Frequently Asked Questions

When was Ruby Lake National Wildlife Refuge established? The Refuge was established in 1938 by President Franklin D. Roosevelt.

Why is the purpose of the refuge? It was established as a "refuge and breeding ground for migratory birds and other wildlife."

How big is the refuge?  Ruby Lake National Wildlife Refuge is 39,926 acres, 17,000 of which is marsh and the remainder is meadows, grasslands, alkali playa, and shrub-steppe uplands.

Where does all the water come from?  Snow that falls in the Ruby Mountains seeps through layers of limestone rock tilted toward Ruby Valley.  Some of this water emerges from over 200 springs along the collection ditch and from within the marsh.  The largest of these springs is Cave Creek which emerges from the base of the mountains near the refuge headquarters and may be seen from a short trail along the creek.

What can I do here?  A wildlife refuge's primary purpose is to protect wildlife, however, wildlife-dependent recreation is allowed including waterfowl hunting, fishing, wildlife viewing, photography, education and interpretation.

When can I see the biggest variety of birds on the Refuge?  Most species start migrating through the refuge by about late March and the parade of various species continues through late May.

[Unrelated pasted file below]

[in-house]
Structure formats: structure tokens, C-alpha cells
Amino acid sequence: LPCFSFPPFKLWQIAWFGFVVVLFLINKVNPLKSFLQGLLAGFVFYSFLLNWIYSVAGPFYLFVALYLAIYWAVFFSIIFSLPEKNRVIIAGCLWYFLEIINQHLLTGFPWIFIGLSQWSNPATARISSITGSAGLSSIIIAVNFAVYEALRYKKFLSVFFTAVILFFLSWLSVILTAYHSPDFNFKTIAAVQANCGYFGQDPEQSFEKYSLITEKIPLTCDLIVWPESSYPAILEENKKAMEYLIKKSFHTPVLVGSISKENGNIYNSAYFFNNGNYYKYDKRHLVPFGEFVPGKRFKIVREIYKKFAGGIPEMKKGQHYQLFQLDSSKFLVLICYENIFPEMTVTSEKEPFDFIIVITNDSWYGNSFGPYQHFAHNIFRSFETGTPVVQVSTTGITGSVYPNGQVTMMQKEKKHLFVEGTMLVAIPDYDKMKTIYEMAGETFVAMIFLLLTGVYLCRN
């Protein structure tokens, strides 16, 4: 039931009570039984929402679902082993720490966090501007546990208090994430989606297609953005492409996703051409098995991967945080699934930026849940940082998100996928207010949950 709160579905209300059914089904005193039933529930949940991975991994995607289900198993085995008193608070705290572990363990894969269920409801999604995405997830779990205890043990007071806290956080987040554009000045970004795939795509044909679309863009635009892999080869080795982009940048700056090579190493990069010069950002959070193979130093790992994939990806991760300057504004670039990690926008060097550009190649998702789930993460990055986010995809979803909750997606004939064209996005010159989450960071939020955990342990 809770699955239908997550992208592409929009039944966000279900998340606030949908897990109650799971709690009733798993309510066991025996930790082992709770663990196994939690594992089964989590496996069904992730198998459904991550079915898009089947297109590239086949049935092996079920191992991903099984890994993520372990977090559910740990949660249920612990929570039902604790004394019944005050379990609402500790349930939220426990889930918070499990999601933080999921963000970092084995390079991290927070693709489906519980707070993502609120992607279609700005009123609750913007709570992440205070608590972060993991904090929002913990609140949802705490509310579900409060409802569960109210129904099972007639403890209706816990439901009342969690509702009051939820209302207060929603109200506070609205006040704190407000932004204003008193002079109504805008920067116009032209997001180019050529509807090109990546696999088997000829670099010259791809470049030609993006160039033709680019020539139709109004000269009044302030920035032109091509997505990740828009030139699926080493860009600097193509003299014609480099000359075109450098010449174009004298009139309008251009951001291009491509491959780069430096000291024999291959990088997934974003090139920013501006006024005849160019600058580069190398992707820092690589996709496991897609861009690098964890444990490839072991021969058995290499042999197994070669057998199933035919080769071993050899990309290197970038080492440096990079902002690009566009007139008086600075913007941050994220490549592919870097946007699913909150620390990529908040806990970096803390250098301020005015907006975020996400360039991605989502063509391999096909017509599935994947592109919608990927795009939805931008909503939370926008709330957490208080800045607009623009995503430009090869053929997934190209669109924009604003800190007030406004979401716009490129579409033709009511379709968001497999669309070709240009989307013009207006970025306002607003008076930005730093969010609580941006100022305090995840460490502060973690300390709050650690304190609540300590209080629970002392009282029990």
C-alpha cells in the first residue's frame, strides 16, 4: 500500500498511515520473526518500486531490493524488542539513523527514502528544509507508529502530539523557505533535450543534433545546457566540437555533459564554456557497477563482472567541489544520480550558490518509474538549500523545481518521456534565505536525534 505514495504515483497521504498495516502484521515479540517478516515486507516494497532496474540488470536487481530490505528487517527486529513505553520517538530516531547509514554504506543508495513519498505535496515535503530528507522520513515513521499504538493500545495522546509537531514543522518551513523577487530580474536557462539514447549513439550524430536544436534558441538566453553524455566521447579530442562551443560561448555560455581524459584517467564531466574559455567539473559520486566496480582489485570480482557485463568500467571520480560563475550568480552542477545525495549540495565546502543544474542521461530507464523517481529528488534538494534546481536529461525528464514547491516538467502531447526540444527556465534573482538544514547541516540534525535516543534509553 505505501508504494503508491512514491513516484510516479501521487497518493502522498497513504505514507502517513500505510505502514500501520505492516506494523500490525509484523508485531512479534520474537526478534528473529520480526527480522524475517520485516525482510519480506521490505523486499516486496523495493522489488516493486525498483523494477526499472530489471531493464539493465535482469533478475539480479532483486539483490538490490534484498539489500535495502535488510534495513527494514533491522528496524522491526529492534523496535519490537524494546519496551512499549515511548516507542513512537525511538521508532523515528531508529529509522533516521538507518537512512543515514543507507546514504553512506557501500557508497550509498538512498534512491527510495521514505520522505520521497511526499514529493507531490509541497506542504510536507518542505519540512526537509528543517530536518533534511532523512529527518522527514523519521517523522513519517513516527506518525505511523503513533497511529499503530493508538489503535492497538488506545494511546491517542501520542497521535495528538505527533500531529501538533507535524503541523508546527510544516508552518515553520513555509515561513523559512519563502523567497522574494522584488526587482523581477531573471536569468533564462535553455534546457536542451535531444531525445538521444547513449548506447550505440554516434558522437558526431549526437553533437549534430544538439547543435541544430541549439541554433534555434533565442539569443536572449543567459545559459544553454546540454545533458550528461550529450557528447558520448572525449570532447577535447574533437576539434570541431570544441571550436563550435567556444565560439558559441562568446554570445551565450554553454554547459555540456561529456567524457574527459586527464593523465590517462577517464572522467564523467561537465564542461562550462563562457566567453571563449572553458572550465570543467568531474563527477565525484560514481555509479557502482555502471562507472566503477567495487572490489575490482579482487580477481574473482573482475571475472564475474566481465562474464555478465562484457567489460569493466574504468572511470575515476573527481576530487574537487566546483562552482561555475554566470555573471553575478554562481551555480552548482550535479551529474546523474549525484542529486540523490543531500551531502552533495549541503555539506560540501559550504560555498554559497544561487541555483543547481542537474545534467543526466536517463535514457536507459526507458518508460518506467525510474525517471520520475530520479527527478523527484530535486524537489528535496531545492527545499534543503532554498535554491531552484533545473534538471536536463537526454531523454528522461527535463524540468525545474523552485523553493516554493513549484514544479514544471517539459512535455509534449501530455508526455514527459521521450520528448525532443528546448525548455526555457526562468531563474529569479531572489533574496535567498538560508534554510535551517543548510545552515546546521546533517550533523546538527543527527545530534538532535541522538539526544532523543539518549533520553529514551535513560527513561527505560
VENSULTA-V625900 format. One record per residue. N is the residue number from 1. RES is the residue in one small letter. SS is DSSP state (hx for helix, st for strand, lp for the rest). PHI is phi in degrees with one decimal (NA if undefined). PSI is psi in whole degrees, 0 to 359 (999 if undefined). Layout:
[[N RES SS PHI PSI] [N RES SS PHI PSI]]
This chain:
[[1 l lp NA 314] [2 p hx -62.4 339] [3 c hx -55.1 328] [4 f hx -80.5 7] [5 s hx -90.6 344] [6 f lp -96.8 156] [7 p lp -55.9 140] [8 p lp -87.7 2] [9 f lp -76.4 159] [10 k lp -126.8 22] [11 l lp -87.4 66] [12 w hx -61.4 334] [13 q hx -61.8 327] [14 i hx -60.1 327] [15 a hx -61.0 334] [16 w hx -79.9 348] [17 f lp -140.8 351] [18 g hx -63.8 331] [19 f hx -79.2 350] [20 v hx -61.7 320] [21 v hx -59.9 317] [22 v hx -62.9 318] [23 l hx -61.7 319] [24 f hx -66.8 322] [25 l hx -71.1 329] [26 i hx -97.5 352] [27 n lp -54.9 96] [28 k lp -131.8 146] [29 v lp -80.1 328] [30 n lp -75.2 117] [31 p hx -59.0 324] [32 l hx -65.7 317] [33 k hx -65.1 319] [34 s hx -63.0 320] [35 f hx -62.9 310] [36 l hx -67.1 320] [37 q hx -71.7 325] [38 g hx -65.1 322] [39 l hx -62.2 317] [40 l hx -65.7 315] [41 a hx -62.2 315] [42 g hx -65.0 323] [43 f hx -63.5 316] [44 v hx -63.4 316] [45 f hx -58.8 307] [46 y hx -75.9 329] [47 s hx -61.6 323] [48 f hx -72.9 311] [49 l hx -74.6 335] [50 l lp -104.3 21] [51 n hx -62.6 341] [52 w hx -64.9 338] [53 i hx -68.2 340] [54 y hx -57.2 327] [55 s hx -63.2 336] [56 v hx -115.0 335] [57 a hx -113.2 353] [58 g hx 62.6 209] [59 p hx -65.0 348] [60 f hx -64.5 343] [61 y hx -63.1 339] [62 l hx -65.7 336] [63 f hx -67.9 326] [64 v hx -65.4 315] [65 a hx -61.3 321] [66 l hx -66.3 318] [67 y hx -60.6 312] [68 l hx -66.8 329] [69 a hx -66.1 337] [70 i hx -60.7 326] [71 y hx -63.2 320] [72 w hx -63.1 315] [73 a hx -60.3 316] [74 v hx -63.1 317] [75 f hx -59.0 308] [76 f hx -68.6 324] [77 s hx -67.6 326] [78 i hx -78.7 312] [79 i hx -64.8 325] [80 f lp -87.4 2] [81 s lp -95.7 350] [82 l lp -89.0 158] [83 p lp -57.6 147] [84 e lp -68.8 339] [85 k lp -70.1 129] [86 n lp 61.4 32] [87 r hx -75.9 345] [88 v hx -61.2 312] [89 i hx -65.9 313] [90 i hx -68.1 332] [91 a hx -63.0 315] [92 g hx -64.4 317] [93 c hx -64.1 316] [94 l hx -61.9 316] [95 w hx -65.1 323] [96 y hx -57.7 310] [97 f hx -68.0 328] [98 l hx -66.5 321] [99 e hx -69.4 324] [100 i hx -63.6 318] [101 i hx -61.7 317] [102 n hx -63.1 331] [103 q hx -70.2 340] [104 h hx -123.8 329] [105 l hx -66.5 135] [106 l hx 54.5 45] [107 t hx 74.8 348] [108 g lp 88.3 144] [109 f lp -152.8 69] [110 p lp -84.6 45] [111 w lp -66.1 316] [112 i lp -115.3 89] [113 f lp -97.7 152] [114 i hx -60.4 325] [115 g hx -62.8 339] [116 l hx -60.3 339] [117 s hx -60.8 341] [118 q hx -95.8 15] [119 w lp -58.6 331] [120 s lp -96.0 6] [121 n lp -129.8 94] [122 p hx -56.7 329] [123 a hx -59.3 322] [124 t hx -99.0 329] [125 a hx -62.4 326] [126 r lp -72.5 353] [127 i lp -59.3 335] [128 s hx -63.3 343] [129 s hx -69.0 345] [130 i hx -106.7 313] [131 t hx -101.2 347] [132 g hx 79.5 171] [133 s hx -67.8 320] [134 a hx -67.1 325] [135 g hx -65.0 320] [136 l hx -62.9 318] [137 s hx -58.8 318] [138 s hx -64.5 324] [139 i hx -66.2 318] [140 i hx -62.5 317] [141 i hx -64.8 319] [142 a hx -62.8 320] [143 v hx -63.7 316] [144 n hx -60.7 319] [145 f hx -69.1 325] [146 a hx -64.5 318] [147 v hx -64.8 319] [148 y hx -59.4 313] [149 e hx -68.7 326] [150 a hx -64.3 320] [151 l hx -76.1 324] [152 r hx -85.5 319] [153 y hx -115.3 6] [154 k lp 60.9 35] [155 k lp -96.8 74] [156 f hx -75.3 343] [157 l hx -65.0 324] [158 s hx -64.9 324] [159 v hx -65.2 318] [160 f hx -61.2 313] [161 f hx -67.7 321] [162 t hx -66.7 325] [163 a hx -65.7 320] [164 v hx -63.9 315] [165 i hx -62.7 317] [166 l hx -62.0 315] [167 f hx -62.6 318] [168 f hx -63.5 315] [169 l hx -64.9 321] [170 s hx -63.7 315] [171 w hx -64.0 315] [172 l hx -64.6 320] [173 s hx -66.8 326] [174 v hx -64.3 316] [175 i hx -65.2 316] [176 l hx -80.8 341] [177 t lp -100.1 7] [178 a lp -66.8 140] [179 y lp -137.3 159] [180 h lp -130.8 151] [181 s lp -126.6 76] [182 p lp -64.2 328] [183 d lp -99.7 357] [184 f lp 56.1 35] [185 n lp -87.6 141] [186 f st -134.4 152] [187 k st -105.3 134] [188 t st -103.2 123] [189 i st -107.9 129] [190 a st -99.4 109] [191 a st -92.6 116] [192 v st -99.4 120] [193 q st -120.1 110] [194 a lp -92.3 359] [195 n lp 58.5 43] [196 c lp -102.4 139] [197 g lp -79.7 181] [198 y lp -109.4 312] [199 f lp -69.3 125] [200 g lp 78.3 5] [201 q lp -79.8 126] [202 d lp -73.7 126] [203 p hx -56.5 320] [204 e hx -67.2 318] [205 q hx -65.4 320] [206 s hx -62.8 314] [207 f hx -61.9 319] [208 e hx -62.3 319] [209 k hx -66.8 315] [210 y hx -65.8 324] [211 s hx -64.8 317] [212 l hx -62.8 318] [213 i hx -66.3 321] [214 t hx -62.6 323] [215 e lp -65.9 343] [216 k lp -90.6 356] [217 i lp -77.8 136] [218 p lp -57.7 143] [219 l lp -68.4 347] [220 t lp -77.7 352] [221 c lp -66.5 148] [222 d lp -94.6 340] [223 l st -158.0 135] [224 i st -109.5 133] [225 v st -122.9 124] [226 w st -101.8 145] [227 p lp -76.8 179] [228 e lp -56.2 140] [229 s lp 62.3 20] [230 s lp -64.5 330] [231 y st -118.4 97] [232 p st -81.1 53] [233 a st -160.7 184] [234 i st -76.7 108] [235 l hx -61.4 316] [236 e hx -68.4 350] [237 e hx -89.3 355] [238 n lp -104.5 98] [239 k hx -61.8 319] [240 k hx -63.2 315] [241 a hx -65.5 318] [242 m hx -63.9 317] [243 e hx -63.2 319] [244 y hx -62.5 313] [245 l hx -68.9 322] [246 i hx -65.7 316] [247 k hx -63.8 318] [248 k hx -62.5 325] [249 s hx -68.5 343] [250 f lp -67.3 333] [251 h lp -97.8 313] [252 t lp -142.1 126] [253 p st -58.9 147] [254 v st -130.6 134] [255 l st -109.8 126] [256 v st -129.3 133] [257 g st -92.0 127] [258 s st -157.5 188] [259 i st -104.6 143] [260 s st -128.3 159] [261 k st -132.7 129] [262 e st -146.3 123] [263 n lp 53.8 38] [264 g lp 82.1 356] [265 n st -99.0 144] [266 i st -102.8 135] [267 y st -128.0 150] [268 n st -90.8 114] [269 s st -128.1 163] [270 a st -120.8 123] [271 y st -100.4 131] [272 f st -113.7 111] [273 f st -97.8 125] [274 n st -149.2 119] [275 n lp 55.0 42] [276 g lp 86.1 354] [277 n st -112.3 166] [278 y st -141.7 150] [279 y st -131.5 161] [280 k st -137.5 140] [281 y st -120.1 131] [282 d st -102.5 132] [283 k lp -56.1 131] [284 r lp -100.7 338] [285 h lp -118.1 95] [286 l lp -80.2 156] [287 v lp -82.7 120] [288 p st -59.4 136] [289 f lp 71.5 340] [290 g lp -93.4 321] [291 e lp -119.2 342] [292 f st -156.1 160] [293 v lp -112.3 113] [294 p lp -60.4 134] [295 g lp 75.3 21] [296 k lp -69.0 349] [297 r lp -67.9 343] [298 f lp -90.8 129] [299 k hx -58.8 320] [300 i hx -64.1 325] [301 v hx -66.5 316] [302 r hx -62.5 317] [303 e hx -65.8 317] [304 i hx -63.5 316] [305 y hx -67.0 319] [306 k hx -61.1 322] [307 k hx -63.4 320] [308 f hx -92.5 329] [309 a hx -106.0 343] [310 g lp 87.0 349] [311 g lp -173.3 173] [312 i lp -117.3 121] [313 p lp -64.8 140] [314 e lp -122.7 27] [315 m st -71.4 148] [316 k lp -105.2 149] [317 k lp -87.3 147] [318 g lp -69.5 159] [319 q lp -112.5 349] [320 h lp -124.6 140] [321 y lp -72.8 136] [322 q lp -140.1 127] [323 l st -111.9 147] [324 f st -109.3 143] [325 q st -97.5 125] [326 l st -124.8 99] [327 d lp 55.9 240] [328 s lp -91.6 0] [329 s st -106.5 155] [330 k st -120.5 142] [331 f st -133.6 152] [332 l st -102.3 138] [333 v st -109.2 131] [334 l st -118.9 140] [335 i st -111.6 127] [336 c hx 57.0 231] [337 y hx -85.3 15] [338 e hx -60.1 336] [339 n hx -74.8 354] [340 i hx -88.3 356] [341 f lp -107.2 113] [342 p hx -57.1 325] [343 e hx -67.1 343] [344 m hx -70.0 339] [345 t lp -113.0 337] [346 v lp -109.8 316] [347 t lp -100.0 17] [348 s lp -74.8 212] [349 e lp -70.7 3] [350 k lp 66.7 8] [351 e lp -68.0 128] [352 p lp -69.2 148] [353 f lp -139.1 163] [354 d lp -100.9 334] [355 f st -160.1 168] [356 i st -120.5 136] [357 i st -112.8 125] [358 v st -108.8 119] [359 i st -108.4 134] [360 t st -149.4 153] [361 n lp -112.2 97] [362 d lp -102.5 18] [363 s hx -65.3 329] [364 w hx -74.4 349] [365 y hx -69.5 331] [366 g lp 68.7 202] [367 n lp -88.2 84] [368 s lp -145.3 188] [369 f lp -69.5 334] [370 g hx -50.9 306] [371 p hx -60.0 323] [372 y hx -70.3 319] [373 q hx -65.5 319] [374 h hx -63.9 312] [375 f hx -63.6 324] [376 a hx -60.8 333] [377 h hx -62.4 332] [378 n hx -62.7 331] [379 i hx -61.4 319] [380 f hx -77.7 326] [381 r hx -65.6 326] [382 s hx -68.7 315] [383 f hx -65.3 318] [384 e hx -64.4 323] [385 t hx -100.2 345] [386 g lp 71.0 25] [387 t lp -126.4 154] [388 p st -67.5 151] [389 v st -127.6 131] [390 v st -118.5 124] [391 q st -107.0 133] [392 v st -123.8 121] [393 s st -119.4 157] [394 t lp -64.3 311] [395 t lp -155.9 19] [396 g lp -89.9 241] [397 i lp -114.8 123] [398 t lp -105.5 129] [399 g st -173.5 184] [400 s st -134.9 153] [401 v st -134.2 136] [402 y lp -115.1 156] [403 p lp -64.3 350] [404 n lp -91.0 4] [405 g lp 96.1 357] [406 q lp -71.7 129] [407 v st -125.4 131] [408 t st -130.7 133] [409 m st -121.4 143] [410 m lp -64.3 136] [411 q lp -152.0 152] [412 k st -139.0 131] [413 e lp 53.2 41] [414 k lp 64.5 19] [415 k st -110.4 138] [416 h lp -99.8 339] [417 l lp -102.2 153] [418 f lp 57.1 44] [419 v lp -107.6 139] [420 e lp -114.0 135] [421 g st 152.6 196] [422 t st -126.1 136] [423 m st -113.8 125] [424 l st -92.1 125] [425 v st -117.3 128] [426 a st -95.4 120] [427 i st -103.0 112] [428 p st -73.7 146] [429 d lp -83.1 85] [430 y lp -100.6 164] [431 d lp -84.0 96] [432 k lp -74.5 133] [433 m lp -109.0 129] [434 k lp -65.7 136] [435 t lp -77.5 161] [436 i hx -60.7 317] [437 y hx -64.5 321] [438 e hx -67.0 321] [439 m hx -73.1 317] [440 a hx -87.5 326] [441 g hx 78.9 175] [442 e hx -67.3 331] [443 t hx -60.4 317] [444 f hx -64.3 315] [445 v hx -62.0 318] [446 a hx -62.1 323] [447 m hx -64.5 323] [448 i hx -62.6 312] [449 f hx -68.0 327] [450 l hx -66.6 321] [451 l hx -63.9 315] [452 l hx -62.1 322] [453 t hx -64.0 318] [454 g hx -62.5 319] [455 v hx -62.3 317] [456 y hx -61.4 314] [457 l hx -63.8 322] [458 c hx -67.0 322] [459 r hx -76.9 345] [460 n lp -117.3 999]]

When can baby birds be seen on the refuge?  Birds that nest on the refuge start hatching their young about mid-April (goslings) and continue through June (most ducklings).

Where is it?  The refuge is located in Northeastern Nevada.  Check out the map page for directions.

What facilities are available at the refuge?  Ruby Lake is fairly primitive with three composting restrooms, a driving tour, two boat landings, a viewing platform and a small visitor's center which is usually open weekdays between 7 am and 4 pm.  Learn more about amenities in Ruby Valley 

Are ATVs/UTVs allowed on the refuge?  ATV's and UTV's are not allowed on the refuge.  Where the county road passes through the refuge (767/Ruby Valley Road) access is according to county regulations

Is hunting allowed?  Waterfowl hunting is allowed on a portion of the refuge when waterfowl are in season.  Hunting, trapping, or collecting of all other animals is never allowed on the refuge.  White birds may not be hunted in Ruby Valley in order to protect the only resident population of Trumpeter Swans in Nevada.  Learn More 

 Where are the deer/elk/antelope?  Hunting of large game is not allowed on the refuge.  Large game may be viewed on the refuge, but not spotlighted.

Where can I camp?  Camping is not allowed on the refuge but dispersed camping may be allowed on Forest Service or BLM land adjacent to the refuge and at the South Ruby Campground operated by the Forest Service.

Can I take a boat on the water?   Boating at Ruby Lake is allowed according to court mandated seasons and restrictions. Learn More 

How can I get a job working on a National Wildlife Refuge?  Federal jobs are posted on USA Jobs.